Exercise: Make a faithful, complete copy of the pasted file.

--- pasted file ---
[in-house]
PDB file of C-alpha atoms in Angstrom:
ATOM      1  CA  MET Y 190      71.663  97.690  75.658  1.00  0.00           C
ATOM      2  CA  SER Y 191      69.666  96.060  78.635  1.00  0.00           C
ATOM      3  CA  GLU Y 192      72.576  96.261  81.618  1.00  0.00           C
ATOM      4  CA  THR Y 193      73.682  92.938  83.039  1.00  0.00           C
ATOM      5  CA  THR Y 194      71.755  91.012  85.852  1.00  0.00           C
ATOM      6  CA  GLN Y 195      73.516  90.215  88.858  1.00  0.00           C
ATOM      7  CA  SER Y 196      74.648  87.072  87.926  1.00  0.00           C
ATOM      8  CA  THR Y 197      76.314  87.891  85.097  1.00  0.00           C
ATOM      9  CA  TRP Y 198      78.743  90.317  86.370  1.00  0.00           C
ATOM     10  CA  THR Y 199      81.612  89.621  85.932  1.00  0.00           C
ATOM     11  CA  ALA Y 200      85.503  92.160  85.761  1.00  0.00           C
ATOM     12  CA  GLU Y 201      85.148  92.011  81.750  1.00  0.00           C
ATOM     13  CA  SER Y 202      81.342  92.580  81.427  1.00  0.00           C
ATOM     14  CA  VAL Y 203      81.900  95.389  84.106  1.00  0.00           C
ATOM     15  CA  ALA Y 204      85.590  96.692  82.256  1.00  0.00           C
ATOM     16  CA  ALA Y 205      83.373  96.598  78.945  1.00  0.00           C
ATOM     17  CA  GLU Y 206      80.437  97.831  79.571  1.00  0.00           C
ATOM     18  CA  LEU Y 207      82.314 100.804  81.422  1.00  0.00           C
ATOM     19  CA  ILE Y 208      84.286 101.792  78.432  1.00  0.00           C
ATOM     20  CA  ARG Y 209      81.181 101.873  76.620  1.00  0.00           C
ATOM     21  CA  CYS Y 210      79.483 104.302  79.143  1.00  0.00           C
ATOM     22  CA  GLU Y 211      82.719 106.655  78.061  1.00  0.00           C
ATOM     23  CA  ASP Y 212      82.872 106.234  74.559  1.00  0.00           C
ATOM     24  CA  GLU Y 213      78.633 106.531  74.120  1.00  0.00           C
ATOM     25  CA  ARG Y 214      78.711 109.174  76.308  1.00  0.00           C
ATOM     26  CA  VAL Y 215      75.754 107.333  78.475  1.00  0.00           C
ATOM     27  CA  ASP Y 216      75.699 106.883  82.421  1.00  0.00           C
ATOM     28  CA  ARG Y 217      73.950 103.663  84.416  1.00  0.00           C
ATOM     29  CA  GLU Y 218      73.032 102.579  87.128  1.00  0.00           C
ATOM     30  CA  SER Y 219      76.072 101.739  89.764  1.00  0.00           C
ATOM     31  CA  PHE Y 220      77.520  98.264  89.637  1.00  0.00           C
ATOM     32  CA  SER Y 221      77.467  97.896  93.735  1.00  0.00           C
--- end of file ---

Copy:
[in-house]
PDB file of C-alpha atoms in Angstrom:
ATOM      1  CA  MET Y 190      71.663  97.690  75.658  1.00  0.00           C
ATOM      2  CA  SER Y 191      69.666  96.060  78.635  1.00  0.00           C
ATOM      3  CA  GLU Y 192      72.576  96.261  81.618  1.00  0.00           C
ATOM      4  CA  THR Y 193      73.682  92.938  83.039  1.00  0.00           C
ATOM      5  CA  THR Y 194      71.755  91.012  85.852  1.00  0.00           C
ATOM      6  CA  GLN Y 195      73.516  90.215  88.858  1.00  0.00           C
ATOM      7  CA  SER Y 196      74.648  87.072  87.926  1.00  0.00           C
ATOM      8  CA  THR Y 197      76.314  87.891  85.097  1.00  0.00           C
ATOM      9  CA  TRP Y 198      78.743  90.317  86.370  1.00  0.00           C
ATOM     10  CA  THR Y 199      81.612  89.621  85.932  1.00  0.00           C
ATOM     11  CA  ALA Y 200      85.503  92.160  85.761  1.00  0.00           C
ATOM     12  CA  GLU Y 201      85.148  92.011  81.750  1.00  0.00           C
ATOM     13  CA  SER Y 202      81.342  92.580  81.427  1.00  0.00           C
ATOM     14  CA  VAL Y 203      81.900  95.389  84.106  1.00  0.00           C
ATOM     15  CA  ALA Y 204      85.590  96.692  82.256  1.00  0.00           C
ATOM     16  CA  ALA Y 205      83.373  96.598  78.945  1.00  0.00           C
ATOM     17  CA  GLU Y 206      80.437  97.831  79.571  1.00  0.00           C
ATOM     18  CA  LEU Y 207      82.314 100.804  81.422  1.00  0.00           C
ATOM     19  CA  ILE Y 208      84.286 101.792  78.432  1.00  0.00           C
ATOM     20  CA  ARG Y 209      81.181 101.873  76.620  1.00  0.00           C
ATOM     21  CA  CYS Y 210      79.483 104.302  79.143  1.00  0.00           C
ATOM     22  CA  GLU Y 211      82.719 106.655  78.061  1.00  0.00           C
ATOM     23  CA  ASP Y 212      82.872 106.234  74.559  1.00  0.00           C
ATOM     24  CA  GLU Y 213      78.633 106.531  74.120  1.00  0.00           C
ATOM     25  CA  ARG Y 214      78.711 109.174  76.308  1.00  0.00           C
ATOM     26  CA  VAL Y 215      75.754 107.333  78.475  1.00  0.00           C
ATOM     27  CA  ASP Y 216      75.699 106.883  82.421  1.00  0.00           C
ATOM     28  CA  ARG Y 217      73.950 103.663  84.416  1.00  0.00           C
ATOM     29  CA  GLU Y 218      73.032 102.579  87.128  1.00  0.00           C
ATOM     30  CA  SER Y 219      76.072 101.739  89.764  1.00  0.00           C
ATOM     31  CA  PHE Y 220      77.520  98.264  89.637  1.00  0.00           C
ATOM     32  CA  SER Y 221      77.467  97.896  93.735  1.00  0.00           C